Measuring PR: What Comes After AVE?

Published: 31 May 2016

Will a new and interactive measurement tool finally kill off AVE? Or is chasing a single, catch-all solution a fool’s errand?

Do some social listening, because then you’re listening to actual conversations, and conduct interviews with people afterwards to try to gauge what’s happened.

For years the communications industry has debated the use of advertising value equivalency (AVE), which persists despite obvious deficiencies. But will a new and interactive measurement tool finally kill off AVE? Or is chasing a single, catch-all solution a fool’s errand? And what does the future hold for a sector set on proving its worth?

In 2011, US PR strategist Shonali Burke began working on a campaign for USA for UNHCR – a non-profit organisation helping people displaced by violence, conflict and persecution. The organisation wanted to increase awareness of the plight of tens of millions of refugees across the globe and raise funds by selling small blue keys to highlight that displaced people do not have a key to their own home.

Burke’s first steps were to work out the campaign’s measurable objectives, so she asked how many keys USA for UNHCR wanted to sell; the goal was 6,000 in 12 months. Burke then agreed on a strategy that involved recruiting and developing an online community of digital influencers, dubbed ‘blue key champions’, to promote the issue and write blog posts. She also organised a 12-hour ‘tweetathon’ in the lead-up to World Refugee Day, tracking how many tweets included #bluekey.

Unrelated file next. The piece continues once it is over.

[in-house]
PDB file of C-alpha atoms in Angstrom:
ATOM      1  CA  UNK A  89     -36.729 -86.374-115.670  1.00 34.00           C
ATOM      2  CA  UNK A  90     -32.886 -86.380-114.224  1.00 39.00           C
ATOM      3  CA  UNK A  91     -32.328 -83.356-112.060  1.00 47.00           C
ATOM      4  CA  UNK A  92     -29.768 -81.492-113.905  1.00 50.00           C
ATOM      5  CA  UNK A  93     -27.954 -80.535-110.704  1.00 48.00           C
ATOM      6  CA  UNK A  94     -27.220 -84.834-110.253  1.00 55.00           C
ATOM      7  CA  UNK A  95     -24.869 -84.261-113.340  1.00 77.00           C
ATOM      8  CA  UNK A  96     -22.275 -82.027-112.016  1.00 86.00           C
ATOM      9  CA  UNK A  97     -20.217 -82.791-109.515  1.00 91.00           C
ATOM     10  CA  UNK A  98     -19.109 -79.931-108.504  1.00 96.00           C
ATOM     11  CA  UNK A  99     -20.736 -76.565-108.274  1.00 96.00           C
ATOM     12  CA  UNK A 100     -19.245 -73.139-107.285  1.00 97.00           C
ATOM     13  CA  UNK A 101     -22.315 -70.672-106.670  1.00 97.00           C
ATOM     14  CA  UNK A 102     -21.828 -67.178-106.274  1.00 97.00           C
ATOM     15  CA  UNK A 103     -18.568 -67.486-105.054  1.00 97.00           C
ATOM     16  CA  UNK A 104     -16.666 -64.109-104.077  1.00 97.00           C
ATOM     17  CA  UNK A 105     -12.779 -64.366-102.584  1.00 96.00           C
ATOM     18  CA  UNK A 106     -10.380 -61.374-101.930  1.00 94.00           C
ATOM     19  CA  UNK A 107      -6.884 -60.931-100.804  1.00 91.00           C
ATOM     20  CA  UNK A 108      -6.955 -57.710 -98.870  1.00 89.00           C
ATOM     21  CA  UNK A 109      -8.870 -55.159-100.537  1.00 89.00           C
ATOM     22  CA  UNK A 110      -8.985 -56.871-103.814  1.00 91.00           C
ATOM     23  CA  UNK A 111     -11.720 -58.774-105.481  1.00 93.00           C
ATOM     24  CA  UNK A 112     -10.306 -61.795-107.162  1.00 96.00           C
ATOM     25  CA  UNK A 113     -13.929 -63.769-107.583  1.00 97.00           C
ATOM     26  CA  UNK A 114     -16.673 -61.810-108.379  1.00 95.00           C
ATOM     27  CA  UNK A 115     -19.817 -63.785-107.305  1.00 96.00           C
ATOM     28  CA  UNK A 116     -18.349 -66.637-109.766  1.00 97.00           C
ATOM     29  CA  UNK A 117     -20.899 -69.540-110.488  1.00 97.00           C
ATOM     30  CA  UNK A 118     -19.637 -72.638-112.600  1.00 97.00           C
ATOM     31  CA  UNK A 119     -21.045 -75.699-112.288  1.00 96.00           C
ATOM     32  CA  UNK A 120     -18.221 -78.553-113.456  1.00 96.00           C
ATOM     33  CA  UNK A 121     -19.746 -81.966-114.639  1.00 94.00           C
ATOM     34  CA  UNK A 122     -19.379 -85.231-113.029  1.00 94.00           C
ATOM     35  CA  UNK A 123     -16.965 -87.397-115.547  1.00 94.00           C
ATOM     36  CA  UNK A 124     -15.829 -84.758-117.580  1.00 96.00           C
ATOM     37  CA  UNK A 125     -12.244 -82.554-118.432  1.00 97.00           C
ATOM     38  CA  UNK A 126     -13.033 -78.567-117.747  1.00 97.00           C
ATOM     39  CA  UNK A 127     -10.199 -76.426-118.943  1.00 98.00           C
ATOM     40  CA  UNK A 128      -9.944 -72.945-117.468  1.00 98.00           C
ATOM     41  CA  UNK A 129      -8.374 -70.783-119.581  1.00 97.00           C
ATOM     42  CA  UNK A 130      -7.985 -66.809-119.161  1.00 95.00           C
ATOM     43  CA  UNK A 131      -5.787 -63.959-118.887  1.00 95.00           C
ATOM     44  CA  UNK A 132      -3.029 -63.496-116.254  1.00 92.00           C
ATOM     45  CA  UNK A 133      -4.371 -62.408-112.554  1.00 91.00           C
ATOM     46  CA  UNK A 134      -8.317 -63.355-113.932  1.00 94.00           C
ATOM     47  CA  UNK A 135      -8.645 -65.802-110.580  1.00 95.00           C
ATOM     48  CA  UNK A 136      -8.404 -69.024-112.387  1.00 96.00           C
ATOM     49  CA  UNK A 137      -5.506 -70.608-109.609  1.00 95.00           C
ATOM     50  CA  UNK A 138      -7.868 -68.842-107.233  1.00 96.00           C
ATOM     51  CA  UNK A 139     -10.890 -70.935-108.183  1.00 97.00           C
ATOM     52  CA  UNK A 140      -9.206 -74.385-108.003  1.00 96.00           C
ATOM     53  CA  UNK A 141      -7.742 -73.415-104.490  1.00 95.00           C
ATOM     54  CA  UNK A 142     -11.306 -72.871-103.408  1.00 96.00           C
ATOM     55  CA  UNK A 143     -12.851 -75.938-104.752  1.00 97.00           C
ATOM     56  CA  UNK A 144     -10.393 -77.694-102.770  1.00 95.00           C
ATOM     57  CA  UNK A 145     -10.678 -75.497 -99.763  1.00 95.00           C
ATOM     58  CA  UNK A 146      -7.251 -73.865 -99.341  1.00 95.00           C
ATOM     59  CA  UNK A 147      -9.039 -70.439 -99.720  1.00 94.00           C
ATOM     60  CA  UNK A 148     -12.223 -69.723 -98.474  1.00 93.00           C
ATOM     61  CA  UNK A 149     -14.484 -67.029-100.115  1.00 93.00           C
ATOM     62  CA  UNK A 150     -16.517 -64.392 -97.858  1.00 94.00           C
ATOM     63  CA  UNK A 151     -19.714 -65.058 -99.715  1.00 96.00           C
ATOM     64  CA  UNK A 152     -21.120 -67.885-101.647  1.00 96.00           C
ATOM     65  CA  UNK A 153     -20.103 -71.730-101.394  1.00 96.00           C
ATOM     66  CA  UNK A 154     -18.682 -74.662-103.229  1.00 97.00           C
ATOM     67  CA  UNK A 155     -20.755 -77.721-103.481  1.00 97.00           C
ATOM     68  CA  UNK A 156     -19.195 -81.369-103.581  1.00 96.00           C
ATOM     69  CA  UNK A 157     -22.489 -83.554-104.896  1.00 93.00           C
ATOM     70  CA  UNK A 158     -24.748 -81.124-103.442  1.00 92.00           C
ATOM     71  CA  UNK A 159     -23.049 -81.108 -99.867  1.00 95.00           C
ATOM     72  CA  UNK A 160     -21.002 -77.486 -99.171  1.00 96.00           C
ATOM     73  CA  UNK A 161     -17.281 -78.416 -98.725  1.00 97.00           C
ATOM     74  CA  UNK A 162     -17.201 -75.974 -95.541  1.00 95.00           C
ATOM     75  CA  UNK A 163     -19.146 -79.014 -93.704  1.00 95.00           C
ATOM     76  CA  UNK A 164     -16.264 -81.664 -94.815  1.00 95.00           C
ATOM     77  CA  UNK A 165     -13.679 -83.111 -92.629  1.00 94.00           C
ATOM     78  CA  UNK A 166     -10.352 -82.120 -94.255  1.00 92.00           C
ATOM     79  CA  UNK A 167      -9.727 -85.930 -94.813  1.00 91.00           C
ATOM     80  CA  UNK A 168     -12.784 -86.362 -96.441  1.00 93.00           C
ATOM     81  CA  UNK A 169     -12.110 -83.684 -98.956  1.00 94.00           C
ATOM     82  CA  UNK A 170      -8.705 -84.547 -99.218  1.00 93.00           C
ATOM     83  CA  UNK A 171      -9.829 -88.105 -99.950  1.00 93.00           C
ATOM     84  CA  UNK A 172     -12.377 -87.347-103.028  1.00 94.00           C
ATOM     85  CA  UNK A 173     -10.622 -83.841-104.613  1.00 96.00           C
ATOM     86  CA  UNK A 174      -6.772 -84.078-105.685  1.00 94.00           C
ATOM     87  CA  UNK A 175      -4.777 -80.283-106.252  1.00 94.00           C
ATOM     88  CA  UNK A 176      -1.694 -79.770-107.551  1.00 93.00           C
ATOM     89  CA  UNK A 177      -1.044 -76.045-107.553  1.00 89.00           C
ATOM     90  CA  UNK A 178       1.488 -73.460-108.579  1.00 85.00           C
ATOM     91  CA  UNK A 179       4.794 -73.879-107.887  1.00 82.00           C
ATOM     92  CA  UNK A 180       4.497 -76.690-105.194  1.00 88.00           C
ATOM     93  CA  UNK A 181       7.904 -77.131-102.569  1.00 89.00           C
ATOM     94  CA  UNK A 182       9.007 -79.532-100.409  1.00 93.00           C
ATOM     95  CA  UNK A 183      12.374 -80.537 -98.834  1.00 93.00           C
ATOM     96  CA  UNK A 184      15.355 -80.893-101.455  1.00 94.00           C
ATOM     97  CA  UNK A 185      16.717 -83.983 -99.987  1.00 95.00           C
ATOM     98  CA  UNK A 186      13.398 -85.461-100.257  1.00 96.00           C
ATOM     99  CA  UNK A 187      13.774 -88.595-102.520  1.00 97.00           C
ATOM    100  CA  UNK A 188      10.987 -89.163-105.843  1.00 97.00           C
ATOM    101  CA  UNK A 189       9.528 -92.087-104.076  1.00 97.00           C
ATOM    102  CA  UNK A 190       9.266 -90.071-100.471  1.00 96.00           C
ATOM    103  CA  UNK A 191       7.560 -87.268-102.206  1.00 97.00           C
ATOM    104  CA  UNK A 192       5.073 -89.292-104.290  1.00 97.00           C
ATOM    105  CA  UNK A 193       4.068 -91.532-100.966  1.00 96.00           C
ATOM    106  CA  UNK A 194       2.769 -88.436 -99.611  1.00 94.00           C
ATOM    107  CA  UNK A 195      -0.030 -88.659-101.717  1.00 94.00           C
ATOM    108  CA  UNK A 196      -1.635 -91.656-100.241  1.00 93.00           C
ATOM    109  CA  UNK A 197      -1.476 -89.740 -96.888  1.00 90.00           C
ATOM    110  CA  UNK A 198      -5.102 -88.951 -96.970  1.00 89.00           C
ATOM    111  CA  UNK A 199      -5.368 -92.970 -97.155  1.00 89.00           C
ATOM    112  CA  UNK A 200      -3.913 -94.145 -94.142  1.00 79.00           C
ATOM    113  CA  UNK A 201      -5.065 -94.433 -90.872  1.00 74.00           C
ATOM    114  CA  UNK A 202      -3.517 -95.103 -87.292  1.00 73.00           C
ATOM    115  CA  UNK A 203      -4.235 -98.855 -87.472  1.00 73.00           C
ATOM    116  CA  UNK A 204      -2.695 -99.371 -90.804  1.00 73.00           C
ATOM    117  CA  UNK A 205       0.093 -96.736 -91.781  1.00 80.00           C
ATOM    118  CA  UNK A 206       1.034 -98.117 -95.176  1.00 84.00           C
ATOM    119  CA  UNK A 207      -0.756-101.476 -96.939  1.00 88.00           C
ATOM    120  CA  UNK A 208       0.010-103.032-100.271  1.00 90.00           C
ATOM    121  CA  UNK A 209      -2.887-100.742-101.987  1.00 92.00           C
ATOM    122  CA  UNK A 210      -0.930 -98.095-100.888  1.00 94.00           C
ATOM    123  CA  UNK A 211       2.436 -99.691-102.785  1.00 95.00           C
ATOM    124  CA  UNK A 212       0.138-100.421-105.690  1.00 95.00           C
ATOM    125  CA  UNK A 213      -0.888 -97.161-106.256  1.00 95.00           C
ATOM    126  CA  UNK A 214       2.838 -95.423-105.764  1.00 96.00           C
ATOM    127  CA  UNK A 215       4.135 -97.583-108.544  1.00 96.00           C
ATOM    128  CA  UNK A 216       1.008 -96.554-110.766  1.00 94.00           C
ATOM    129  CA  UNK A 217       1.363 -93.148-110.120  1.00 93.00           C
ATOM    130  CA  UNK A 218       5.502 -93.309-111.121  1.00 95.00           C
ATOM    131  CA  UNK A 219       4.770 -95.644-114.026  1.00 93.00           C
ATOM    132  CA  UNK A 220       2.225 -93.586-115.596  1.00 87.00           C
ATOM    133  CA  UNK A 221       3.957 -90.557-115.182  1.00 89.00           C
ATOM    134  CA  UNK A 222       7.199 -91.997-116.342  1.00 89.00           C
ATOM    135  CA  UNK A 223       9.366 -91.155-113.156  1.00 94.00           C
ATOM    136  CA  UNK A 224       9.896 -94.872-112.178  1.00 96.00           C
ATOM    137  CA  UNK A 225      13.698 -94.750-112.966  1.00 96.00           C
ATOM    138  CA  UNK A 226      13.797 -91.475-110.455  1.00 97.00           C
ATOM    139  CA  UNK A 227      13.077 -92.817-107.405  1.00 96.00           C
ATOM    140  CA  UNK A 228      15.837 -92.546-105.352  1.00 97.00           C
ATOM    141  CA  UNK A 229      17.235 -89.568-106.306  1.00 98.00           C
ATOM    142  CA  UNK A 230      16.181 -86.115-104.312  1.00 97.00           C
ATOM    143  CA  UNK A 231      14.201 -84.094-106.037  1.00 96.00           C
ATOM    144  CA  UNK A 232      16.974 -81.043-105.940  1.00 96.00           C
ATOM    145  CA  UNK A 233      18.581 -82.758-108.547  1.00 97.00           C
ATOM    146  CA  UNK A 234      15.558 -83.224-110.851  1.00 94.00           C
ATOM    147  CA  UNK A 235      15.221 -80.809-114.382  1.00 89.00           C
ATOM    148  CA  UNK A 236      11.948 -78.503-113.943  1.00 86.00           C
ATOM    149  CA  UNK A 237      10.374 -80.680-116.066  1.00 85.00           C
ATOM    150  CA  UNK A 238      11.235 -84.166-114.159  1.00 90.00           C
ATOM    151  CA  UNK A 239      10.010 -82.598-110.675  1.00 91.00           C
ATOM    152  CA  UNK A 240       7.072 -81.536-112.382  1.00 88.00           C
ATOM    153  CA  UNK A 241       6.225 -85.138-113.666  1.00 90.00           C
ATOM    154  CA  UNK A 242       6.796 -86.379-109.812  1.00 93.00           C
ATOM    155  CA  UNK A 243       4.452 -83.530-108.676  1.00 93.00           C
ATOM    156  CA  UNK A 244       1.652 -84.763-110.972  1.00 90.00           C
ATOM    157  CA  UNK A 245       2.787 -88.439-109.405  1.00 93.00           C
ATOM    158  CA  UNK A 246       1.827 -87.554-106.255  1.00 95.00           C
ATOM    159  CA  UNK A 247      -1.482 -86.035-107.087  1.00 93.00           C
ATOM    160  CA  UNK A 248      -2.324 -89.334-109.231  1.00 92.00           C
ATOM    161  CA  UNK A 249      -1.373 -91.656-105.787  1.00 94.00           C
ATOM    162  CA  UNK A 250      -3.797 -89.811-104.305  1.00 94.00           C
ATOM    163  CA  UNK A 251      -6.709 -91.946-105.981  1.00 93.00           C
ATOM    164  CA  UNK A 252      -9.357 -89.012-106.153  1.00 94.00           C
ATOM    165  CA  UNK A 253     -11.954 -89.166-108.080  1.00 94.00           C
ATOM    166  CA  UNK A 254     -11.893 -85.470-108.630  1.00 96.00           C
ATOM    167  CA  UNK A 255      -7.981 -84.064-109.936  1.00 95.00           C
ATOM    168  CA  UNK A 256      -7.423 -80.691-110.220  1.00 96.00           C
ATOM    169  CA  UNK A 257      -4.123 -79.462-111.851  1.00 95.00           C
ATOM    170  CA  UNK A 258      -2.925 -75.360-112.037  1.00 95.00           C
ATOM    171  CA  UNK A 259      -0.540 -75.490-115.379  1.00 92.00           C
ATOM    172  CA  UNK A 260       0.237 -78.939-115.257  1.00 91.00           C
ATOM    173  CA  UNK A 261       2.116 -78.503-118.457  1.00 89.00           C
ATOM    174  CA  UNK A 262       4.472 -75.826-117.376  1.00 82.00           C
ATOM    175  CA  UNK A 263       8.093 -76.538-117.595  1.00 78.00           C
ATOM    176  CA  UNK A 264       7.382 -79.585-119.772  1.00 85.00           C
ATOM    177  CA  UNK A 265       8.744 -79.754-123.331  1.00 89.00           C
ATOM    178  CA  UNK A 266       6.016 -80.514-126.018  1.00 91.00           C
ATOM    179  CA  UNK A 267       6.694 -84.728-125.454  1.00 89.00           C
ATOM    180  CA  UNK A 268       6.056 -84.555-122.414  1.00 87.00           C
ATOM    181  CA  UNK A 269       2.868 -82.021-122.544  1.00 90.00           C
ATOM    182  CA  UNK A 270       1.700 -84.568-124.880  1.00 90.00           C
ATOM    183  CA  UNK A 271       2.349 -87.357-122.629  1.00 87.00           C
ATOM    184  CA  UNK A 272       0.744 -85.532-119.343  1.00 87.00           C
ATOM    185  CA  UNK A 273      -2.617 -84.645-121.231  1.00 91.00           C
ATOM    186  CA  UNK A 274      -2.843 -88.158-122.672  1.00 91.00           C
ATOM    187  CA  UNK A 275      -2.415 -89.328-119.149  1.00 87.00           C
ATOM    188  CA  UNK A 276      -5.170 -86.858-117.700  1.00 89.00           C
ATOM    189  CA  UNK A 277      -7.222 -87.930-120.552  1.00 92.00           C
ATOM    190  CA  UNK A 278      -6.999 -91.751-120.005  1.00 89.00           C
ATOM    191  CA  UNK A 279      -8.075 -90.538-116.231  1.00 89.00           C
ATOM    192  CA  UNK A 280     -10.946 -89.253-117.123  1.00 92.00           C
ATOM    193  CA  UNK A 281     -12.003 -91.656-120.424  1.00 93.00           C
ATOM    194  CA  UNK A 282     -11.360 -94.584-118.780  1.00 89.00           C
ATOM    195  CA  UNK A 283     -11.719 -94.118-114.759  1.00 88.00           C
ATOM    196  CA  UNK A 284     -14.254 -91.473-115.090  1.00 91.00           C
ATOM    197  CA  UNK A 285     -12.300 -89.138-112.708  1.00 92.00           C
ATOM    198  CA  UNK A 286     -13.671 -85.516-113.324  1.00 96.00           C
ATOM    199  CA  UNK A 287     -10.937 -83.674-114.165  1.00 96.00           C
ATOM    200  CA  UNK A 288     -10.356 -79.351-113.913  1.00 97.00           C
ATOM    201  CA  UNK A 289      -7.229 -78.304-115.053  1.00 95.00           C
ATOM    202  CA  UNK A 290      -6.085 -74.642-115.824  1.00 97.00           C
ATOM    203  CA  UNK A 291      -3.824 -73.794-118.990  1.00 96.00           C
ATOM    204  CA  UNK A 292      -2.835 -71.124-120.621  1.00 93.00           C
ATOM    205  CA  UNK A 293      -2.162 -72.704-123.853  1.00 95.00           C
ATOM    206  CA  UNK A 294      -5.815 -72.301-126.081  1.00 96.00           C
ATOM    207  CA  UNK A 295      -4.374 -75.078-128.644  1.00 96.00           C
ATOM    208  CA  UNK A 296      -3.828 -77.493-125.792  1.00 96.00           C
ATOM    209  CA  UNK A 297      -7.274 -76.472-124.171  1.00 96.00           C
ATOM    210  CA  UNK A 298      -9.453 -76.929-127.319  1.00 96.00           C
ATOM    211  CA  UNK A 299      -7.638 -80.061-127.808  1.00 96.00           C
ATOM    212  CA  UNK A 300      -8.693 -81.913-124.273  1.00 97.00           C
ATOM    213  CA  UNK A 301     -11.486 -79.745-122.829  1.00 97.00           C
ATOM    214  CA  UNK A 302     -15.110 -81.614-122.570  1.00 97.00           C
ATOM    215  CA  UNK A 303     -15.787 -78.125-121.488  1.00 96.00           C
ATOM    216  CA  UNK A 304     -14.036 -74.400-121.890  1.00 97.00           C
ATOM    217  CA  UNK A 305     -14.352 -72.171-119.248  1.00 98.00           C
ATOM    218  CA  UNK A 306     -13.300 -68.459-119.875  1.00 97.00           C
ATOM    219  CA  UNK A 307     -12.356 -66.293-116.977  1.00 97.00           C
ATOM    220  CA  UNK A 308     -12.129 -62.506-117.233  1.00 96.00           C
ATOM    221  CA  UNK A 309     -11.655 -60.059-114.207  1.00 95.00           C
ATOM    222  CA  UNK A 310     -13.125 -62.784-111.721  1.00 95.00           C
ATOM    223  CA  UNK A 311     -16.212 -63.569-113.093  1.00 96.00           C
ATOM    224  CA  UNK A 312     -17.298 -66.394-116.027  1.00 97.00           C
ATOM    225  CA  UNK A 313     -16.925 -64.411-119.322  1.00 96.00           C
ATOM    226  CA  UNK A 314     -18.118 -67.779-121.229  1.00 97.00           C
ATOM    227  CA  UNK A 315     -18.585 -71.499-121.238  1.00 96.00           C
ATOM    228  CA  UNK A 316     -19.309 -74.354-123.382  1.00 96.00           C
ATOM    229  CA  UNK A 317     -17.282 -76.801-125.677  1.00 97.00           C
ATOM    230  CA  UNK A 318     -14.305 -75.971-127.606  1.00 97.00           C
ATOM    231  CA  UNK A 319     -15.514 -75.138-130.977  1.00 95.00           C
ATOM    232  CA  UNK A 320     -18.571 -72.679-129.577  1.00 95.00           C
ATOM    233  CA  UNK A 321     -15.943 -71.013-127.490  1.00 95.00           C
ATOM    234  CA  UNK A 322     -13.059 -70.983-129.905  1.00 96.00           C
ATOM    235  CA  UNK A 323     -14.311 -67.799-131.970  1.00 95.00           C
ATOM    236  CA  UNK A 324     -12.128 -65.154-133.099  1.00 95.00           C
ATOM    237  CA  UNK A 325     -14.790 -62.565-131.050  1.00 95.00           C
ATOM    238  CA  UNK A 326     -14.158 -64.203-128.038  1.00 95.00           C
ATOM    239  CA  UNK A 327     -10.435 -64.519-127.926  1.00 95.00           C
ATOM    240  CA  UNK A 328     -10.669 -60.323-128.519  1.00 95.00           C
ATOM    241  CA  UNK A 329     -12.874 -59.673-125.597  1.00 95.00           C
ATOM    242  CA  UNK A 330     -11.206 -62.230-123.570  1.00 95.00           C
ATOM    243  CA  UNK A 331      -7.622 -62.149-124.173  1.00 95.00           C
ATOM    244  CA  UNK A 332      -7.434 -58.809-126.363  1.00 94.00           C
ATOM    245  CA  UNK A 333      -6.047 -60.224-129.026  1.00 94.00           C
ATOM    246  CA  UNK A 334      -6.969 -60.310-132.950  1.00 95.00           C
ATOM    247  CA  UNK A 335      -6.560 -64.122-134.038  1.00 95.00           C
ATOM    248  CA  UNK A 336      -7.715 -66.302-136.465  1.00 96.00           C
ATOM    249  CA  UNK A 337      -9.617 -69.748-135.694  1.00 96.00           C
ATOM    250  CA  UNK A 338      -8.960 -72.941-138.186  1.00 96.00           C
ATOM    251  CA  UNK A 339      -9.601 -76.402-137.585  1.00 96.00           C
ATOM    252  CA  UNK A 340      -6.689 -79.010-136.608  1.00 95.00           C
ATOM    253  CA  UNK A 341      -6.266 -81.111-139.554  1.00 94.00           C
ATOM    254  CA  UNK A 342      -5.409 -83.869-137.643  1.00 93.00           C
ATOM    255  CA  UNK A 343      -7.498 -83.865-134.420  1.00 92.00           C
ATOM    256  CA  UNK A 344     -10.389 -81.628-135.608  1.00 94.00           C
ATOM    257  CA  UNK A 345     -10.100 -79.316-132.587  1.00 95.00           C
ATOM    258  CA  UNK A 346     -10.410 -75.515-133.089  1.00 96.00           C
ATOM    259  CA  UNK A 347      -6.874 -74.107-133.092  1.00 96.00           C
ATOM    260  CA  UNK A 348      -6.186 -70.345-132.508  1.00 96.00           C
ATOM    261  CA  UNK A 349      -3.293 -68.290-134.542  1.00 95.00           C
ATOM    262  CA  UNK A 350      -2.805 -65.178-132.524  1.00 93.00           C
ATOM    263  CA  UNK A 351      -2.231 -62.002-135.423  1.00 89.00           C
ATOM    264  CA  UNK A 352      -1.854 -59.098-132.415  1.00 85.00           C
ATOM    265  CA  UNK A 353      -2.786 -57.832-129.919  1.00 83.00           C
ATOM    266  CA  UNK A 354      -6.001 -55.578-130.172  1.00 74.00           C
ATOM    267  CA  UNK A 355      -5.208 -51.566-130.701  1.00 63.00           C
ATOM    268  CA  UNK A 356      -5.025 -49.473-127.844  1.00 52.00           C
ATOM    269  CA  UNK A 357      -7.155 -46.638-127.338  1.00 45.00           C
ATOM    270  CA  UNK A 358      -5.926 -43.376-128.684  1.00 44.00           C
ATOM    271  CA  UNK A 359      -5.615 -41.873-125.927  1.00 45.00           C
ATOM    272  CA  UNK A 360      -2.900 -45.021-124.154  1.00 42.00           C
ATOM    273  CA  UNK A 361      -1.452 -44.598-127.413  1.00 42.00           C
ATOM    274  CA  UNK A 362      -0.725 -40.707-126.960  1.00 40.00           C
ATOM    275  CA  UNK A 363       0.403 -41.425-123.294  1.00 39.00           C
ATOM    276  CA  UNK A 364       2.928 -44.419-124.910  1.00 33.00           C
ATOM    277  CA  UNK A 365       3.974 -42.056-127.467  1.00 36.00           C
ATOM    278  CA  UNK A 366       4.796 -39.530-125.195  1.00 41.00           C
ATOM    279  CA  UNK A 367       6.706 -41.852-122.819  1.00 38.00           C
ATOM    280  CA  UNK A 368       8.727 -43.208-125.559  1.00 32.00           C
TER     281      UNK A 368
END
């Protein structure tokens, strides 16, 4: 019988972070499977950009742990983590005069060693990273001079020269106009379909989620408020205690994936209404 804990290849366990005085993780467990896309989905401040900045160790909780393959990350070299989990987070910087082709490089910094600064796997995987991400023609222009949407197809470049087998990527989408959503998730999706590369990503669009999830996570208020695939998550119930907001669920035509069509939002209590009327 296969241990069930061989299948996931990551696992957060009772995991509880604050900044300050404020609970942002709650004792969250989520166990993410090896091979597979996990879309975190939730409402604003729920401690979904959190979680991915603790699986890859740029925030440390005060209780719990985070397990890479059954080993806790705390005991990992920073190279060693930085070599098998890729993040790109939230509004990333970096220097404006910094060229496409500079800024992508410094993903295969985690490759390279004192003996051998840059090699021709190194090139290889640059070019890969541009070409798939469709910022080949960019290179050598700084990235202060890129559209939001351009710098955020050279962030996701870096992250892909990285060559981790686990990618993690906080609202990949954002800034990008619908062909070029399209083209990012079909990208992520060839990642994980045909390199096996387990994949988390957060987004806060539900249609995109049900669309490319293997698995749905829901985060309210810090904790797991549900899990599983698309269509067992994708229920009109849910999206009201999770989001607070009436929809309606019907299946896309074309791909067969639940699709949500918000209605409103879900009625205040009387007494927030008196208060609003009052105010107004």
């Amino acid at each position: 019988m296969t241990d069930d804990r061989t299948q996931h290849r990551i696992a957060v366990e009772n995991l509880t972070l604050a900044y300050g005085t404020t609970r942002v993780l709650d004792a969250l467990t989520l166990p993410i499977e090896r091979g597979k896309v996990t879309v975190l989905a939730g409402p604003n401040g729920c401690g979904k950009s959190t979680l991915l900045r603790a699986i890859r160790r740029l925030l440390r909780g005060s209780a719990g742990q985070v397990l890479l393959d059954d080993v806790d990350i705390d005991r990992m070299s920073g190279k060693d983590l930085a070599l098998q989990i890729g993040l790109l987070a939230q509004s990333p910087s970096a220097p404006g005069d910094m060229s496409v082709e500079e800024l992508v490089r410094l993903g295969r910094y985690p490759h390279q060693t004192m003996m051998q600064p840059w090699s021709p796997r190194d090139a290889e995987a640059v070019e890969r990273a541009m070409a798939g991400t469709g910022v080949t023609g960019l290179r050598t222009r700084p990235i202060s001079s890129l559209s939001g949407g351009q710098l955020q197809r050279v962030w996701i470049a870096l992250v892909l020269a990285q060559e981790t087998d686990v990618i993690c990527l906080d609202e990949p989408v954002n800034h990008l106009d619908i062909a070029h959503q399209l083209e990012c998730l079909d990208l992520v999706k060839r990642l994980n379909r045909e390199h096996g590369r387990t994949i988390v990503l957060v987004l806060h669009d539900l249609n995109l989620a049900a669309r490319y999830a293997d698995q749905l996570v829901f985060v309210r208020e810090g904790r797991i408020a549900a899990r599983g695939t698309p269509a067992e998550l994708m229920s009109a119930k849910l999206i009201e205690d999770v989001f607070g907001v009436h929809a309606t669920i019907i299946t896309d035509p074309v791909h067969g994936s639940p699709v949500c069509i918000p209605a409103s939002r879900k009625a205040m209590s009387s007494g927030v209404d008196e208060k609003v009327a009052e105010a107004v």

As a result, more than 6,000 keys were sold; 113 blue key champions were recruited; the initial ‘tweetathon’ increased traffic to the campaign microsite by 169% on just one day (there were more than 1,000 tweets); and the organisation was provided with a list of prospective donors. In short, the campaign was a success. There’s one thing Burke is quite clear about: at no point in evaluating her campaign did she use advertising value equivalency (AVE), which calculates what editorial coverage would cost if it were a piece of advertising.

“How would AVE have helped?” asks Burke. “The client didn’t ask for it, but even if they had, we wouldn’t have used it. Donald Trump is supported by a large number of Republicans saying that it’s okay to build walls around the USA – does that make that right? No. It’s the same with AVE.”

To read the full article, visit Influence here.

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